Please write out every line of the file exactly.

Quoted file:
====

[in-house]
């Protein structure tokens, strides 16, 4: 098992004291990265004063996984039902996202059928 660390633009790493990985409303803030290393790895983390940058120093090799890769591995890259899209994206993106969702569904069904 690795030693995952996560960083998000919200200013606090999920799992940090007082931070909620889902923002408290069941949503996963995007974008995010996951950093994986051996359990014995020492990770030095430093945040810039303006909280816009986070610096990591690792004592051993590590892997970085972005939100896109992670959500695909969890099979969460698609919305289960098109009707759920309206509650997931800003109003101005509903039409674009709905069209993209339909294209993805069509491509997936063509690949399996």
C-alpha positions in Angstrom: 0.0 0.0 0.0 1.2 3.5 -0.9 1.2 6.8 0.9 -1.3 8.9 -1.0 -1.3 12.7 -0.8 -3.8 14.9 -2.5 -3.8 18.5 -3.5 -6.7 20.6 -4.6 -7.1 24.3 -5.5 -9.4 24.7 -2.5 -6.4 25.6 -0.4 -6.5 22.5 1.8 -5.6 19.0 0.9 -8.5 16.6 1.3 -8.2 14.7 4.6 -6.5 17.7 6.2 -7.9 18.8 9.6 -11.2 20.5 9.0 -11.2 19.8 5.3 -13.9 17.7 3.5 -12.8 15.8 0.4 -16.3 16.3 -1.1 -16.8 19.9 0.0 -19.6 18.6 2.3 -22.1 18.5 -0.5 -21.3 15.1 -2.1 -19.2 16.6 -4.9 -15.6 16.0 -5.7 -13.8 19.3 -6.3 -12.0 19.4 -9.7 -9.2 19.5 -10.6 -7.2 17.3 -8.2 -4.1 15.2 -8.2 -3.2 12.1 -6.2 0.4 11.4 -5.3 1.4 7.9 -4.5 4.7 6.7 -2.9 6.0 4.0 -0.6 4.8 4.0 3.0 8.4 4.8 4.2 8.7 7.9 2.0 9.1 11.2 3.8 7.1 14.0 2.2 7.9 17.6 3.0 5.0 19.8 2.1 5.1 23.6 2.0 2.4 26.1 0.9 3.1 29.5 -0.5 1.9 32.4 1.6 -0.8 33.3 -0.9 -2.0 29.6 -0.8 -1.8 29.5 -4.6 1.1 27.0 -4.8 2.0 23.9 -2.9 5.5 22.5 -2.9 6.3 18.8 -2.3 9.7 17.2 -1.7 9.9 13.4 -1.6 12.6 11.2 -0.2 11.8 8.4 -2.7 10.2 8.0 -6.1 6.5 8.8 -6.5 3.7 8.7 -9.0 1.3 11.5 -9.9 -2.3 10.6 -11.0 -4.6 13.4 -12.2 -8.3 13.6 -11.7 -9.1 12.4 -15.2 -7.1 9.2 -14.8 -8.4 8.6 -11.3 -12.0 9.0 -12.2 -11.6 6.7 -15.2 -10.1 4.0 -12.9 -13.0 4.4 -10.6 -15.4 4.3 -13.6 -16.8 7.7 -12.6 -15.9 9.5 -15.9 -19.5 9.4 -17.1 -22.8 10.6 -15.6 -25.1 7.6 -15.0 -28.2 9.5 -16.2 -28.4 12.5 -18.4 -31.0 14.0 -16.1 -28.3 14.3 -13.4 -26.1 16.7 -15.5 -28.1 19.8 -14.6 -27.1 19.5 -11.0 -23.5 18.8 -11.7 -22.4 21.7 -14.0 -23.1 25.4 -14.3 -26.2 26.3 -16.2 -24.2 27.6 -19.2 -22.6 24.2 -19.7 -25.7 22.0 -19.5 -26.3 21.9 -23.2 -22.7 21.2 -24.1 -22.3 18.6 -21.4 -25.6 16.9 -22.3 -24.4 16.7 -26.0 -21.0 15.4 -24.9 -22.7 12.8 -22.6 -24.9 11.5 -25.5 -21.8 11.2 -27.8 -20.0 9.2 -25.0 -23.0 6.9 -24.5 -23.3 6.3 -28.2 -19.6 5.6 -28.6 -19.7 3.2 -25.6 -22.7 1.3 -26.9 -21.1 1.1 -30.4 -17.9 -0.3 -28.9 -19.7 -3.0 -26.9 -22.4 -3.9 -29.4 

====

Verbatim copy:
[in-house]
């Protein structure tokens, strides 16, 4: 098992004291990265004063996984039902996202059928 660390633009790493990985409303803030290393790895983390940058120093090799890769591995890259899209994206993106969702569904069904 690795030693995952996560960083998000919200200013606090999920799992940090007082931070909620889902923002408290069941949503996963995007974008995010996951950093994986051996359990014995020492990770030095430093945040810039303006909280816009986070610096990591690792004592051993590590892997970085972005939100896109992670959500695909969890099979969460698609919305289960098109009707759920309206509650997931800003109003101005509903039409674009709905069209993209339909294209993805069509491509997936063509690949399996």
C-alpha positions in Angstrom: 0.0 0.0 0.0 1.2 3.5 -0.9 1.2 6.8 0.9 -1.3 8.9 -1.0 -1.3 12.7 -0.8 -3.8 14.9 -2.5 -3.8 18.5 -3.5 -6.7 20.6 -4.6 -7.1 24.3 -5.5 -9.4 24.7 -2.5 -6.4 25.6 -0.4 -6.5 22.5 1.8 -5.6 19.0 0.9 -8.5 16.6 1.3 -8.2 14.7 4.6 -6.5 17.7 6.2 -7.9 18.8 9.6 -11.2 20.5 9.0 -11.2 19.8 5.3 -13.9 17.7 3.5 -12.8 15.8 0.4 -16.3 16.3 -1.1 -16.8 19.9 0.0 -19.6 18.6 2.3 -22.1 18.5 -0.5 -21.3 15.1 -2.1 -19.2 16.6 -4.9 -15.6 16.0 -5.7 -13.8 19.3 -6.3 -12.0 19.4 -9.7 -9.2 19.5 -10.6 -7.2 17.3 -8.2 -4.1 15.2 -8.2 -3.2 12.1 -6.2 0.4 11.4 -5.3 1.4 7.9 -4.5 4.7 6.7 -2.9 6.0 4.0 -0.6 4.8 4.0 3.0 8.4 4.8 4.2 8.7 7.9 2.0 9.1 11.2 3.8 7.1 14.0 2.2 7.9 17.6 3.0 5.0 19.8 2.1 5.1 23.6 2.0 2.4 26.1 0.9 3.1 29.5 -0.5 1.9 32.4 1.6 -0.8 33.3 -0.9 -2.0 29.6 -0.8 -1.8 29.5 -4.6 1.1 27.0 -4.8 2.0 23.9 -2.9 5.5 22.5 -2.9 6.3 18.8 -2.3 9.7 17.2 -1.7 9.9 13.4 -1.6 12.6 11.2 -0.2 11.8 8.4 -2.7 10.2 8.0 -6.1 6.5 8.8 -6.5 3.7 8.7 -9.0 1.3 11.5 -9.9 -2.3 10.6 -11.0 -4.6 13.4 -12.2 -8.3 13.6 -11.7 -9.1 12.4 -15.2 -7.1 9.2 -14.8 -8.4 8.6 -11.3 -12.0 9.0 -12.2 -11.6 6.7 -15.2 -10.1 4.0 -12.9 -13.0 4.4 -10.6 -15.4 4.3 -13.6 -16.8 7.7 -12.6 -15.9 9.5 -15.9 -19.5 9.4 -17.1 -22.8 10.6 -15.6 -25.1 7.6 -15.0 -28.2 9.5 -16.2 -28.4 12.5 -18.4 -31.0 14.0 -16.1 -28.3 14.3 -13.4 -26.1 16.7 -15.5 -28.1 19.8 -14.6 -27.1 19.5 -11.0 -23.5 18.8 -11.7 -22.4 21.7 -14.0 -23.1 25.4 -14.3 -26.2 26.3 -16.2 -24.2 27.6 -19.2 -22.6 24.2 -19.7 -25.7 22.0 -19.5 -26.3 21.9 -23.2 -22.7 21.2 -24.1 -22.3 18.6 -21.4 -25.6 16.9 -22.3 -24.4 16.7 -26.0 -21.0 15.4 -24.9 -22.7 12.8 -22.6 -24.9 11.5 -25.5 -21.8 11.2 -27.8 -20.0 9.2 -25.0 -23.0 6.9 -24.5 -23.3 6.3 -28.2 -19.6 5.6 -28.6 -19.7 3.2 -25.6 -22.7 1.3 -26.9 -21.1 1.1 -30.4 -17.9 -0.3 -28.9 -19.7 -3.0 -26.9 -22.4 -3.9 -29.4 